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Trump and the Russians: Collusion or Sowing Discord?

Trump and the Russians: Collusion or Sowing Discord?

President Donald J. Trump grins widely with the Russians in private.


Did the Trump campaign collude with Russia? Did Russia’s action require collusion? And if not, might the Russians have had ulterior motives for the many open and clandestine meetings that occurred between Russia’s representatives and those of the campaign?

As the U.S. Intelligence Community announced last winter, Russian intelligence agencies actively interfered in the U.S. electoral process in 2016 to the advantage of Donald Trump. The impact of this interference on the outcome is difficult to determine. Some are quick to point out that Russia did not successfully tamper with the actual voting or vote-counting processes, which of course is a good thing. Harder to assess is the impact of various Russia-generated scandals on voters’ perceptions and attitudes, whether Russia’s actions changed people’s minds or made certain groups of voters more or less likely to turn out on Election Day.

While the fact of outside interference is a central issue, much of the debate has focused on whether the Trump campaign actively colluded with that interference. Trump and his associates—evidently, and perhaps understandably, focused on the consequences for themselves—seem to see the issue solely in terms of an attempt to undermine the legitimacy of his presidency. I do not mean to belittle the issue of collusion, it is indeed important, but we should not forget that the fact of interference is in itself a vital issue worthy of serious investigation regardless of whether collusion occurred.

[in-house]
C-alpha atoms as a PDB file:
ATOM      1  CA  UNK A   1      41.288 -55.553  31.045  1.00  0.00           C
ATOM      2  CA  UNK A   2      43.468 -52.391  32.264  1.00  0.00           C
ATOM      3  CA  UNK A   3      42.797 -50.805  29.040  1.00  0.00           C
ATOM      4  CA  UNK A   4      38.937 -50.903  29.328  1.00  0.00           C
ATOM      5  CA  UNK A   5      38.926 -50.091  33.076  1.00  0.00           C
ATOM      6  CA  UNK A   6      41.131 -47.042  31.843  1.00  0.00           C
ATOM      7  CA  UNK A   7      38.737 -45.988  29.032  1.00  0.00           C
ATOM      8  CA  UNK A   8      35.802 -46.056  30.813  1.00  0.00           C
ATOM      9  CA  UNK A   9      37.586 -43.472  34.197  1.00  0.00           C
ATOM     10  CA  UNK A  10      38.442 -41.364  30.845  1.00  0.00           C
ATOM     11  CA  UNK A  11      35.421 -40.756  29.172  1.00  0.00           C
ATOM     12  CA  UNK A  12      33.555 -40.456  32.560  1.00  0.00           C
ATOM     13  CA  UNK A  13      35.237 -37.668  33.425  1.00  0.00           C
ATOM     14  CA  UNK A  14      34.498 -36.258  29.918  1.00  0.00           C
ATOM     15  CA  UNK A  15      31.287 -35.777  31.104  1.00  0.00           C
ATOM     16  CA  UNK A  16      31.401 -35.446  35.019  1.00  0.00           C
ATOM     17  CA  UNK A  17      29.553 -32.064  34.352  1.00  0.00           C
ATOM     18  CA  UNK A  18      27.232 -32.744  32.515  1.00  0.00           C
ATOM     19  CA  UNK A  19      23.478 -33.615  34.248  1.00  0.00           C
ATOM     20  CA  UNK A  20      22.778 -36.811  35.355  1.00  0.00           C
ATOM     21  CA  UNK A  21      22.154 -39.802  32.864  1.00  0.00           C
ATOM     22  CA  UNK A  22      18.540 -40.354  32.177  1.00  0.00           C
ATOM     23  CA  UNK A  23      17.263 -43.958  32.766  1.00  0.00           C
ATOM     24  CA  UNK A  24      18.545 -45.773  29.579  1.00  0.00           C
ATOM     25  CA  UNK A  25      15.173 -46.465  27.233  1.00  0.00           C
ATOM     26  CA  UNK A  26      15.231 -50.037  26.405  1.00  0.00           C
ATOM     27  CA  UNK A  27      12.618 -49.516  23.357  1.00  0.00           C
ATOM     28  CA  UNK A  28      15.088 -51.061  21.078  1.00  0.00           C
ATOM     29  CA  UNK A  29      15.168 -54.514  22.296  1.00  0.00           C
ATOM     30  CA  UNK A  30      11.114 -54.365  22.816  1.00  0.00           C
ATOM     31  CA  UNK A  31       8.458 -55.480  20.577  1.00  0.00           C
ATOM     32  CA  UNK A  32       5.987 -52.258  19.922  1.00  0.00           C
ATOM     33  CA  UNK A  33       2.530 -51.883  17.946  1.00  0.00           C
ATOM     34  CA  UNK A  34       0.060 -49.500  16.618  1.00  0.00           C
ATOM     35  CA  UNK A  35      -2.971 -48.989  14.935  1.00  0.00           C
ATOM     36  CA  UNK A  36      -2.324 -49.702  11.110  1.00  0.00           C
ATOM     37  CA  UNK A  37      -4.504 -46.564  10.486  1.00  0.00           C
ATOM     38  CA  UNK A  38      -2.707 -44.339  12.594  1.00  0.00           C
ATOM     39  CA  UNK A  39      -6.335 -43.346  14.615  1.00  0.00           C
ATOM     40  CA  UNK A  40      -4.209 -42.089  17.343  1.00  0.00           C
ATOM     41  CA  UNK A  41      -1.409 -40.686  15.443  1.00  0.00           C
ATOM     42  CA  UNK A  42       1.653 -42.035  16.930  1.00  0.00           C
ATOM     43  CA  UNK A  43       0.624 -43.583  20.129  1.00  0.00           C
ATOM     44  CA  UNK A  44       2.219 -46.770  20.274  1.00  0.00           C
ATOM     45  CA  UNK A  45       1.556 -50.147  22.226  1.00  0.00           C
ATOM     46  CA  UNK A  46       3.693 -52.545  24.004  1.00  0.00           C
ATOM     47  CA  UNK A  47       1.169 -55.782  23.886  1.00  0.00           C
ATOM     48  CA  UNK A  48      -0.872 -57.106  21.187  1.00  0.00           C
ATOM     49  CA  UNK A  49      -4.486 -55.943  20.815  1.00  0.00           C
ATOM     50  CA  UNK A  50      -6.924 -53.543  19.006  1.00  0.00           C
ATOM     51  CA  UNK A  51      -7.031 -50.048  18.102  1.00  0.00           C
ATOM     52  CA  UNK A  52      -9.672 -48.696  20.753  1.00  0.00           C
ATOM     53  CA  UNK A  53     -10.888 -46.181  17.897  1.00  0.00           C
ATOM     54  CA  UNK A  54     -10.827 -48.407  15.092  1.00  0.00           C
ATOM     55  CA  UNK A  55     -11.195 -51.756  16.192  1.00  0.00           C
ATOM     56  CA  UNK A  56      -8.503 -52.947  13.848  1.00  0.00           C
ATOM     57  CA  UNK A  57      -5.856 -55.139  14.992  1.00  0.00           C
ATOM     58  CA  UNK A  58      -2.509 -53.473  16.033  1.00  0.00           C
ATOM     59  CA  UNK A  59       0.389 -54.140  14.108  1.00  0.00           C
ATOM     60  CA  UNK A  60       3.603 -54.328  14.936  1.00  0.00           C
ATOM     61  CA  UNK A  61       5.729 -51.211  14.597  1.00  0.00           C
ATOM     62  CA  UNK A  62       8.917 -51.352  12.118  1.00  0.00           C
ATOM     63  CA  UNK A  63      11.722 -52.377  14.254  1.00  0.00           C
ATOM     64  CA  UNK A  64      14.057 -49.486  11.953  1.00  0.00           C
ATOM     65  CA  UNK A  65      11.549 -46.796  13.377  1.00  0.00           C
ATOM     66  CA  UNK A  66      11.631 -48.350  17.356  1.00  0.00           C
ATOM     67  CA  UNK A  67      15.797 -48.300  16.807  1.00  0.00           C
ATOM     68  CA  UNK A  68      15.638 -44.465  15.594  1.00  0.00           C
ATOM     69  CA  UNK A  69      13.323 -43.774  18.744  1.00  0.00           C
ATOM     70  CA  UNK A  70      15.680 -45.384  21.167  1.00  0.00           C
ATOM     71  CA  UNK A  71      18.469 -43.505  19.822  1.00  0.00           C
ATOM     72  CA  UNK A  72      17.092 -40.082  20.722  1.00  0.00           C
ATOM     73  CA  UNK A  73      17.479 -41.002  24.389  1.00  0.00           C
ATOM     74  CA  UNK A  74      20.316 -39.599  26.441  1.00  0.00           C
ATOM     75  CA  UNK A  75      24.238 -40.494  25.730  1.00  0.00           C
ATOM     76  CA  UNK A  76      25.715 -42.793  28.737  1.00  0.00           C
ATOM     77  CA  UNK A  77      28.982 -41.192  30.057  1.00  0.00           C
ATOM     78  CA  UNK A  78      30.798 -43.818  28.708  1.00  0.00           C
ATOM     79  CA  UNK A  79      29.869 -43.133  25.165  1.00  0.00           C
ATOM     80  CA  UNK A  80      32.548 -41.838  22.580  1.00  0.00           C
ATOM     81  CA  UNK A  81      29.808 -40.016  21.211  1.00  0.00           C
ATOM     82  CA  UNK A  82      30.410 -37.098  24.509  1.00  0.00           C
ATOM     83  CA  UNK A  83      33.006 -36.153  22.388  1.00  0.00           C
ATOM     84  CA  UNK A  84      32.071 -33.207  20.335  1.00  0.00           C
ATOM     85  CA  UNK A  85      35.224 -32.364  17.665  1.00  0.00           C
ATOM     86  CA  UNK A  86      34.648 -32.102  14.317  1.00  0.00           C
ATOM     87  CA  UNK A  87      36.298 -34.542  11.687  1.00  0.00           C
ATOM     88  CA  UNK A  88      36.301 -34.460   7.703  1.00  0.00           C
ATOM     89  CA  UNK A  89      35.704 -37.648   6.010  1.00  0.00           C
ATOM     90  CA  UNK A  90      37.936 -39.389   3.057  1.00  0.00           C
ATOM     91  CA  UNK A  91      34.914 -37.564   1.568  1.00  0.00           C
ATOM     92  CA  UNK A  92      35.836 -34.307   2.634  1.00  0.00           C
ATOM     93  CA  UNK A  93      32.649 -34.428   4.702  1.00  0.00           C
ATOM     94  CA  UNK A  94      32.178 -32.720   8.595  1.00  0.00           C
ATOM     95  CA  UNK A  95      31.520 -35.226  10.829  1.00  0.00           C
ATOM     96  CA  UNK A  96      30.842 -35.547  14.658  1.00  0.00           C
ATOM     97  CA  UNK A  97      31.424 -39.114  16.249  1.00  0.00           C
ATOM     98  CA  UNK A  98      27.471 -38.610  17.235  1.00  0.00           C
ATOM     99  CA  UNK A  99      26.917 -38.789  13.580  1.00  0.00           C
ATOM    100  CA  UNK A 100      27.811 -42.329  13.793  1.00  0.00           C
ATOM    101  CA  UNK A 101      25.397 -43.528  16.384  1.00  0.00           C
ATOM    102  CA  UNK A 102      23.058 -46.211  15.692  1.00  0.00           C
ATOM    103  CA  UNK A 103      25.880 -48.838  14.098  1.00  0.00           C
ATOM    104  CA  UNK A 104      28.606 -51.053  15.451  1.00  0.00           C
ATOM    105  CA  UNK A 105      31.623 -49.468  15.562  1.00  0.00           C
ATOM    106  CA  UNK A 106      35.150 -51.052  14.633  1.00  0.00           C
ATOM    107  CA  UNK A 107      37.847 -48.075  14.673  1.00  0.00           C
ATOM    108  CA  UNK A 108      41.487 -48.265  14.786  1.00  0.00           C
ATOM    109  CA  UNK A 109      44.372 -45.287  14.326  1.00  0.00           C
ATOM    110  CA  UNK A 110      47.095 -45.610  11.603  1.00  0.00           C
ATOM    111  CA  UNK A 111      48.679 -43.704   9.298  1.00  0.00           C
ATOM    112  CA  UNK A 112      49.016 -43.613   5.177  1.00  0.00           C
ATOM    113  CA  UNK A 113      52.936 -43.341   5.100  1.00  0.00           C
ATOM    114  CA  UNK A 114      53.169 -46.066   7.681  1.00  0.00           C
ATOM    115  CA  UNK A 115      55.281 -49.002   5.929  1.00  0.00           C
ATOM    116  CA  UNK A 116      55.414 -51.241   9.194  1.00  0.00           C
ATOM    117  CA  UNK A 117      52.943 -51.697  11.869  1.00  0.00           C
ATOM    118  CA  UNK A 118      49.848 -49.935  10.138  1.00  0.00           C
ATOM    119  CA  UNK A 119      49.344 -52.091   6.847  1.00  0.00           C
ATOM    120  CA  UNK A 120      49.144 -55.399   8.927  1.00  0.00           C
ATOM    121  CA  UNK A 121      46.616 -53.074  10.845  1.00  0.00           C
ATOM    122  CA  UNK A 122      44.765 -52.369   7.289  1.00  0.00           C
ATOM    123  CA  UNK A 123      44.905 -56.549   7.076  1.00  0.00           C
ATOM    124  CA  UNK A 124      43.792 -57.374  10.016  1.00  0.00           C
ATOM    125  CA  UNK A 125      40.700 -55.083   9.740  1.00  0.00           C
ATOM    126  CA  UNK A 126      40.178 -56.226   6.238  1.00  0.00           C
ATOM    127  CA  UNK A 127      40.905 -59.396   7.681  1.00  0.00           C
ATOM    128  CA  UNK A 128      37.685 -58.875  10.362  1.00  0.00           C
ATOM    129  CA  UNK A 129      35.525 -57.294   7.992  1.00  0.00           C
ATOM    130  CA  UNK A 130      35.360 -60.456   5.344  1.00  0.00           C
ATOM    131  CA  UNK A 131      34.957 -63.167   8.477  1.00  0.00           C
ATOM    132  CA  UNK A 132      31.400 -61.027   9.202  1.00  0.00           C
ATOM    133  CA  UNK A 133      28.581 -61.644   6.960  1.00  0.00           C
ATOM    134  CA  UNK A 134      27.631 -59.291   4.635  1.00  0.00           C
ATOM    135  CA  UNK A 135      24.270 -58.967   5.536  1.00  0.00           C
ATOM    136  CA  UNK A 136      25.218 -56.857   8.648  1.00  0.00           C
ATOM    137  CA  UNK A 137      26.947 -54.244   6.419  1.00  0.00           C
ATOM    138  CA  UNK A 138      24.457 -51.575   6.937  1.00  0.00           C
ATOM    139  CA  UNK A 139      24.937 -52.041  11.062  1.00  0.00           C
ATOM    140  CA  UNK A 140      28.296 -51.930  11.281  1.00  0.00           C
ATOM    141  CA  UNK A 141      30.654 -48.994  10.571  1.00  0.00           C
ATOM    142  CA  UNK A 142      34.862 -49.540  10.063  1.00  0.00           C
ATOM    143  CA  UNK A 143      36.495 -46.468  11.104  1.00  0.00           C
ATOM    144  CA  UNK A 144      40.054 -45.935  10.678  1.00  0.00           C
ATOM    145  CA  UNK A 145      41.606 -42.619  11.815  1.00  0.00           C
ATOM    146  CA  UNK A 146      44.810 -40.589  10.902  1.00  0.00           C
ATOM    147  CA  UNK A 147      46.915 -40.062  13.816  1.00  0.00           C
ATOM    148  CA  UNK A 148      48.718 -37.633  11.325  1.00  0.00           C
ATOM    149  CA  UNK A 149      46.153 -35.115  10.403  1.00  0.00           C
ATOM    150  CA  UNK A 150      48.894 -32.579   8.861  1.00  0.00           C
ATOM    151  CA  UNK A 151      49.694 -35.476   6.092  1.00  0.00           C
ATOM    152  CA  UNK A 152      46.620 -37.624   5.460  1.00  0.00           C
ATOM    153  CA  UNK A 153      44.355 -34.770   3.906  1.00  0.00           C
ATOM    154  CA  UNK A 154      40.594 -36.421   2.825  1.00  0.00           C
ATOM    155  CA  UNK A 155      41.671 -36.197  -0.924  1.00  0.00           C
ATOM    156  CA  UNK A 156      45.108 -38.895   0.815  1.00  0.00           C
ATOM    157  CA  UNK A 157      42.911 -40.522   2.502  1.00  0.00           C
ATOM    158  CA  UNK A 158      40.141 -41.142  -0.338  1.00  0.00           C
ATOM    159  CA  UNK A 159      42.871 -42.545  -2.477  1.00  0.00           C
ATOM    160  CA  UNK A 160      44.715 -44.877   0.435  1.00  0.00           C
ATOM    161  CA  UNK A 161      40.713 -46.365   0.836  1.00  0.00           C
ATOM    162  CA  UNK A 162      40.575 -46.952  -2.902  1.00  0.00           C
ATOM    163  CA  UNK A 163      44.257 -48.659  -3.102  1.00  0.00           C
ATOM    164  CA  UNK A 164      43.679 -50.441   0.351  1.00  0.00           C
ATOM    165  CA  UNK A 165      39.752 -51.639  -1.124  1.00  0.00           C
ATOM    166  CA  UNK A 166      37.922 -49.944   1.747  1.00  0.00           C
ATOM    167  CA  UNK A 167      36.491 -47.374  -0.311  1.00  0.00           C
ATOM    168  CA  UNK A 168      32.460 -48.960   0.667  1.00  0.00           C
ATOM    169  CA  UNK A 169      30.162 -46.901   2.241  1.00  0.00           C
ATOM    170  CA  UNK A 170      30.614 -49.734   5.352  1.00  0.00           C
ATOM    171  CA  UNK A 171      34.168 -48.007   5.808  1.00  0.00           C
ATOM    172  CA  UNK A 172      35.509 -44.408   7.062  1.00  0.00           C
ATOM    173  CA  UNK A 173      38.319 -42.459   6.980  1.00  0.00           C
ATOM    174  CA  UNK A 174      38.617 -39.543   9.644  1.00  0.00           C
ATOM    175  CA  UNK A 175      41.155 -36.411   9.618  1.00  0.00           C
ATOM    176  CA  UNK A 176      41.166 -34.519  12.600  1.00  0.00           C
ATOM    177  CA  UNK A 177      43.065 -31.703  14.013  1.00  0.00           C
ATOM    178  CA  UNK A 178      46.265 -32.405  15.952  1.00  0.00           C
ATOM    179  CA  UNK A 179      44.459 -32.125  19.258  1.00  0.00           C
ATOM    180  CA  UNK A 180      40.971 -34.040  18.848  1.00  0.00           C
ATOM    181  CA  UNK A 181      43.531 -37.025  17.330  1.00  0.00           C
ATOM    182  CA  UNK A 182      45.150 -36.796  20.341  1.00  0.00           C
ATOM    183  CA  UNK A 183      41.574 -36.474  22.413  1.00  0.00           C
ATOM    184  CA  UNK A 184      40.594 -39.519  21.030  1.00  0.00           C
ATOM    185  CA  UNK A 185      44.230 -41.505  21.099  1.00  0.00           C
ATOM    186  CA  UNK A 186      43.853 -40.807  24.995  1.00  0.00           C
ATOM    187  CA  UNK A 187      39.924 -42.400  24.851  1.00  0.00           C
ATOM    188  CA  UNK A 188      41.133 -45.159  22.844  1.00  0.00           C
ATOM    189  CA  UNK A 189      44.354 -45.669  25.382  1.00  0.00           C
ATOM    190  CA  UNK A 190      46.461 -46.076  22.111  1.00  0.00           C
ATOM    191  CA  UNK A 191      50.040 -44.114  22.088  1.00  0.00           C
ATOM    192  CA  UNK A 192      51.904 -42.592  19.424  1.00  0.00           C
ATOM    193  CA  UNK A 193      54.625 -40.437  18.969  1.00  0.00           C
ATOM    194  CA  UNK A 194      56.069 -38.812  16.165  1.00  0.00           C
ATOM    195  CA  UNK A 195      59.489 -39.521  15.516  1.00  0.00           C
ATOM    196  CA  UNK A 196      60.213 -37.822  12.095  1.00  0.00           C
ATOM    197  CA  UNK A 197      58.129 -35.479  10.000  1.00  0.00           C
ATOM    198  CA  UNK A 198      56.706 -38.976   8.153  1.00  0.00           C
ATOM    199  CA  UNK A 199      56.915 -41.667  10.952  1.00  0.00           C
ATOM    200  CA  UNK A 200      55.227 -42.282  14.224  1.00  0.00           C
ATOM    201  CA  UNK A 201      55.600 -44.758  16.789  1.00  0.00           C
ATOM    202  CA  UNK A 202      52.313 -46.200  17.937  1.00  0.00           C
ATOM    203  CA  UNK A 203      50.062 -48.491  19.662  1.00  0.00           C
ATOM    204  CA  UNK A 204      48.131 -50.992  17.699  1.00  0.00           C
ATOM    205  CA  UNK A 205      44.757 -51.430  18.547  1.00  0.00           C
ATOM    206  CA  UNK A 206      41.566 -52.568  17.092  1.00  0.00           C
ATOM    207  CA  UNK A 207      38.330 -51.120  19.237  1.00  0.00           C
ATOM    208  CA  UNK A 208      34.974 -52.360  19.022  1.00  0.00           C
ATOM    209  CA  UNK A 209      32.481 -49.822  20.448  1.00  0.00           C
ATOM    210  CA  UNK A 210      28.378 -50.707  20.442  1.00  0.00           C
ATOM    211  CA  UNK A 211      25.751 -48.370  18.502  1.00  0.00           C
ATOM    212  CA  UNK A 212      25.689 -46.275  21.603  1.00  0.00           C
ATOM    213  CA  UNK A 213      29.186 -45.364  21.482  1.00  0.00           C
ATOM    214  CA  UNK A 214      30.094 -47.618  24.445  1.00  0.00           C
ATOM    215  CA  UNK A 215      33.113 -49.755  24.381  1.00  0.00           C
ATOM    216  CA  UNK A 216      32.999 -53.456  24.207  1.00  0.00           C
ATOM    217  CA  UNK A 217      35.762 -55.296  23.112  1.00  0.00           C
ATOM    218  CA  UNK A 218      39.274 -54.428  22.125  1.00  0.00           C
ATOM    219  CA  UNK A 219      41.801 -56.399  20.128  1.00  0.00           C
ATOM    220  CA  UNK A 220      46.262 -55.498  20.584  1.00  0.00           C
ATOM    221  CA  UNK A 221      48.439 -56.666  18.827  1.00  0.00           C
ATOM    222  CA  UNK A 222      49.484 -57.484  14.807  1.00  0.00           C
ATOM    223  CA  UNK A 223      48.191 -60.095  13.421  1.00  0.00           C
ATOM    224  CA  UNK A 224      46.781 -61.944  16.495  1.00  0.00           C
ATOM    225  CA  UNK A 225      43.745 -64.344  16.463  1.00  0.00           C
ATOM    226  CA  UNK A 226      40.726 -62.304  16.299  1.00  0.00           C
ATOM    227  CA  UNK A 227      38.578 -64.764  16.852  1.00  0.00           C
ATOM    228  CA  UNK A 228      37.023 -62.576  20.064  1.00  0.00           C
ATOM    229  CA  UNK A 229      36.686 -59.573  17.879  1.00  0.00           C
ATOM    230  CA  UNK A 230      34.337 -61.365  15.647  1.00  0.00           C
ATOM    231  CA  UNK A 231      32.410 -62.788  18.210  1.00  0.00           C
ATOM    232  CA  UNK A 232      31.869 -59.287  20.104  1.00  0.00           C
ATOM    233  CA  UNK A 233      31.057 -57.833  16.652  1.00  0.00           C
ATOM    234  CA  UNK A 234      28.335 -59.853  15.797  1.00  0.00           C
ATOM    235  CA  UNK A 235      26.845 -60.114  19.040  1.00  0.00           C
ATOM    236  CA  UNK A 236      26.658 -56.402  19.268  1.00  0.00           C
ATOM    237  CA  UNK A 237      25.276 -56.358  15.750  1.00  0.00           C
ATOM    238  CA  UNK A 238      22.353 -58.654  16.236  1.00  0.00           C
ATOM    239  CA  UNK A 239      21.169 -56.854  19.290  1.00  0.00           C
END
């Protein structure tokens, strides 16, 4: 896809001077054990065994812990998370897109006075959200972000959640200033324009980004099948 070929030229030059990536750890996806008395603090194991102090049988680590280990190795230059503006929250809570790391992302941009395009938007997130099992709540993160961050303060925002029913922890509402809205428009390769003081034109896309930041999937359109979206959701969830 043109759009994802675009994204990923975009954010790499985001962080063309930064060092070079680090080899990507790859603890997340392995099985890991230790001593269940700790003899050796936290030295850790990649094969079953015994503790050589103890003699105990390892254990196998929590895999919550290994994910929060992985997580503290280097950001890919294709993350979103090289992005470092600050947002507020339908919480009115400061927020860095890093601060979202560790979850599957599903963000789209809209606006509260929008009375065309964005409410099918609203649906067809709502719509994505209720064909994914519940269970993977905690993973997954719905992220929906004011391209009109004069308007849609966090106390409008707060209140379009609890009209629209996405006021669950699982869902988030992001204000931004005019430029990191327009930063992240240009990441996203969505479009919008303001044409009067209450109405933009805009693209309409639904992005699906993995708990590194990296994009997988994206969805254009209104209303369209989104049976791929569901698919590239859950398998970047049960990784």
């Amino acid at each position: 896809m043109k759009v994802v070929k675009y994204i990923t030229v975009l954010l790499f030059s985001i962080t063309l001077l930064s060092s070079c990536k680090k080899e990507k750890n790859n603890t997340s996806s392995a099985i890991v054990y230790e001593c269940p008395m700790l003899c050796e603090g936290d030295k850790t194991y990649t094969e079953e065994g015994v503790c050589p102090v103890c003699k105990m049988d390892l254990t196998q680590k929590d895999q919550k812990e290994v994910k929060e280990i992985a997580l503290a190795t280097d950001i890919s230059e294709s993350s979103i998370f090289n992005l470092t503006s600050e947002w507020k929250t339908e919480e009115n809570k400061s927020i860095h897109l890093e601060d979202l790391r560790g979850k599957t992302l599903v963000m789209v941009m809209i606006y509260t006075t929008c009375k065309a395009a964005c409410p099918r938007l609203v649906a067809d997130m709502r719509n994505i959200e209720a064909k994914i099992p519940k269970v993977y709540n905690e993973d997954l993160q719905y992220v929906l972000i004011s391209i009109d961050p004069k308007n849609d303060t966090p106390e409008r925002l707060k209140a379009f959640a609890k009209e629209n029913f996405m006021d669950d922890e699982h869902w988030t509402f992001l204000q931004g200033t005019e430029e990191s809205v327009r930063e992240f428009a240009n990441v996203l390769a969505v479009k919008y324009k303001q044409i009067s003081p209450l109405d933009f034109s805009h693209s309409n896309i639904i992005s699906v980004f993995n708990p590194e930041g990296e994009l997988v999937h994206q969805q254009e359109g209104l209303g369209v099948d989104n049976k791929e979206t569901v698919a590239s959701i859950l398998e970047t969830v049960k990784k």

In a sense, the most important collusion came not from the Trump campaign, but from the press and the pundits, which took every morsel of banality or gossip that was dished out by Russian hackers and treated it as a scandal revealed. As Joshua Foust, a former intelligence analyst, noted after reviewing the hacked DNC emails: “Moreover, these leaks don’t actually serve any public interest: they aren’t exposing corruption or illegal conduct. They are just gossip: who secretly hates whom, can-you-believe-this-brainstorm, stuff like that.” The biggest “scandal” to come out of the DNC hack was a couple of dirty tricks proposed by angry staffers (talking outside their areas of responsibility) that were never acted upon; and this was presented as proof that the primary-electoral process was rigged.

With regard to collusion by the Trump team, what seems most striking is that most of the Russians’ actions did not really require anyone’s cooperation (beyond that of the media).* The Russians stole emails and other documents from the DNC, DCCC, and Podesta archives; they gave them to WikiLeaks; no help needed, thank you. Yet we do have some evidence that (a) at least some Trump people were willing, even eager, to collude and (b) that a number of meetings were held between several Trump people and several Russian nationals who either worked for the Russian government or had past connections with it.